“Yaakov simmered a stew, and Esav came in from the field, and he was exhausted.” (25:29)
Rashi z”l writes that Esav was exhausted from having committed murder that day. He writes further that Avraham Avinu had died that very day. Hashem took him five years early so that he would not see his grandson Esav turn bad.
Midrash Rabbah seems to understand the sequence of events differently. According to the midrash, it was Avraham’s death that caused Esav to sin. Esav reasoned that the death of someone so righteous as Avraham indicated that the world has no Judge and no justice.
R’ Isser Zalman Meltzer z”l (1870-1953; rosh yeshiva in Slutsk and Kletsk, Poland, and later in Yerushalayim) explains that there is no contradiction. Esav was in any case on a path that would lead him astray, so Hashem did Avraham a kindness by taking him from this earth so that he would not see what became of his grandson. However, people who do bad things generally seek a way to rationalize their behavior, and Avraham’s death gave Esav the excuse he needed.
R’ Moshe Tzuriel shlita (former mashgiach ruchani of Yeshivat Sha’alvim) uses R’ Meltzer’s explanation to resolve a seeming conflict between two Talmudic statements about the sage Rabbi Elisha ben Avuyah, also known as “Acher.” The Gemara (Kiddushin 39b) states that Acher became a heretic when he saw a pig defiling the corpse of one of the Sages (one of the “Ten Martyrs”). Elsewhere, however, the Gemara (Chagigah 15b) states that Acher became a heretic because he read heretical books. R’ Tzuriel explains: Acher was destined to become a heretic because of the books he read. But, he needed to rationalize his departure from loyalty to Torah, and seeing the defilement of the corpse of one of the Sages was his excuse. (Be’urei Aggadot: Kiddushin 39b)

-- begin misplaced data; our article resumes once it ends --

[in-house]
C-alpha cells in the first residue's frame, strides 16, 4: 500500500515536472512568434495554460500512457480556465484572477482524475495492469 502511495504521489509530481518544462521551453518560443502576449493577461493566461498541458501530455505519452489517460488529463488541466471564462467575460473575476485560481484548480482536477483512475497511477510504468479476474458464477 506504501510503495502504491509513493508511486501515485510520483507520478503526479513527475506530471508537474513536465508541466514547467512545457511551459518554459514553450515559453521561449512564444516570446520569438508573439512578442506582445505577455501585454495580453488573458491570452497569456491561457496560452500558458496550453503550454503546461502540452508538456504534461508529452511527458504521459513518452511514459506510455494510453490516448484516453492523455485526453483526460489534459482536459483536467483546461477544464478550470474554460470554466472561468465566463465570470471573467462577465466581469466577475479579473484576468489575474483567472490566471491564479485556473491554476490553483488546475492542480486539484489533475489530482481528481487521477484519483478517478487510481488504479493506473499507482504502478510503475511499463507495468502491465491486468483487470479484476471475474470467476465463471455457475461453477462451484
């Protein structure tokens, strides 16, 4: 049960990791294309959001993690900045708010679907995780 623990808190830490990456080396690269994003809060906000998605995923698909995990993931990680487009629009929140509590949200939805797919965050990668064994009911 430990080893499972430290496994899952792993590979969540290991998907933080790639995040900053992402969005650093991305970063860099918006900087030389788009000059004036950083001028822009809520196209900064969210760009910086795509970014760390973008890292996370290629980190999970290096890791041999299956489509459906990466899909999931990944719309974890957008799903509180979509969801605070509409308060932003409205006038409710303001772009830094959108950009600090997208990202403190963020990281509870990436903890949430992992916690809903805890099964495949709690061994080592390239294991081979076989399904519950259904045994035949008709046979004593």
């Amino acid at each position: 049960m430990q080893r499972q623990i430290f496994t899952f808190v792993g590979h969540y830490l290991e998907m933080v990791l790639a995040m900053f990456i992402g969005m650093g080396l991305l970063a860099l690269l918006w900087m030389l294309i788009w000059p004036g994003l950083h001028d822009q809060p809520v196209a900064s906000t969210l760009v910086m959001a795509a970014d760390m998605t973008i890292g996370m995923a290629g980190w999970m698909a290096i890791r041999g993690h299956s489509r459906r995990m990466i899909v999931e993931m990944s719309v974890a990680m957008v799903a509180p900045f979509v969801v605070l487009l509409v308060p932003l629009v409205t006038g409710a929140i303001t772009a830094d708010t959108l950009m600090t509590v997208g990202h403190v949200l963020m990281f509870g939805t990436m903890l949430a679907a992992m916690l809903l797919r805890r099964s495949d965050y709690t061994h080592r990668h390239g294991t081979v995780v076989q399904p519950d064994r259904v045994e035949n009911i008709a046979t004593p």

“Rivka was listening as Yitzchak spoke to Esav his son; and Esav went to the field to hunt game to bring.” (27:5)
R’ Moshe ibn Chaviv z”l (Chief Rabbi of Yerushalayim; died 1696) asks: If Yitzchak intended to bless Esav, what good could it do Yaakov to have received the blessings surreptitiously?
Also, why isn’t our verse in the reverse order– “Esav went to the field to hunt game to bring; and Rivka was listening as Yitzchak spoke to Esav his son”–thus completing one thread of the story (Yitzchak talking to Esav) before beginning the second thread (Rivka “conspiring” with Yaakov)?
He explains: Yitzchak told Esav (verse 3), “Now sharpen, if you please, your gear – your sword and your bow – and go out to the field and hunt game for me.” The word for “your sword” is “telyecha,” which also means “your hanging thing.” According to the midrash, Yitzchak was speaking to G-d as well as to Esav: “G-d, it all depends (`hangs’) on You. He whom You wish to bless shall be blessed.”
On the phrase, “Esav went to the field to hunt game to bring,” the midrash comments that “to bring” seems to be superfluous. These words teach that Esav’s plan was that if he were unsuccessful in trapping a kosher animal, he would bring a non-kosher, or even a stolen, animal.
“Now Rivka was listening as Yitzchak spoke to Esav his son.” Rivka understood that it was Yitzchak’s intention to give the berachah only to the son that was worthy. “And [Rivka saw that] Esav went to the field to hunt game to bring.” She realized Esav’s intentions and thus knew that he was not worthy of the berachah. Therefore she understood that Yaakov would succeed in receiving the berachah. (Derashot Maharam Chaviv)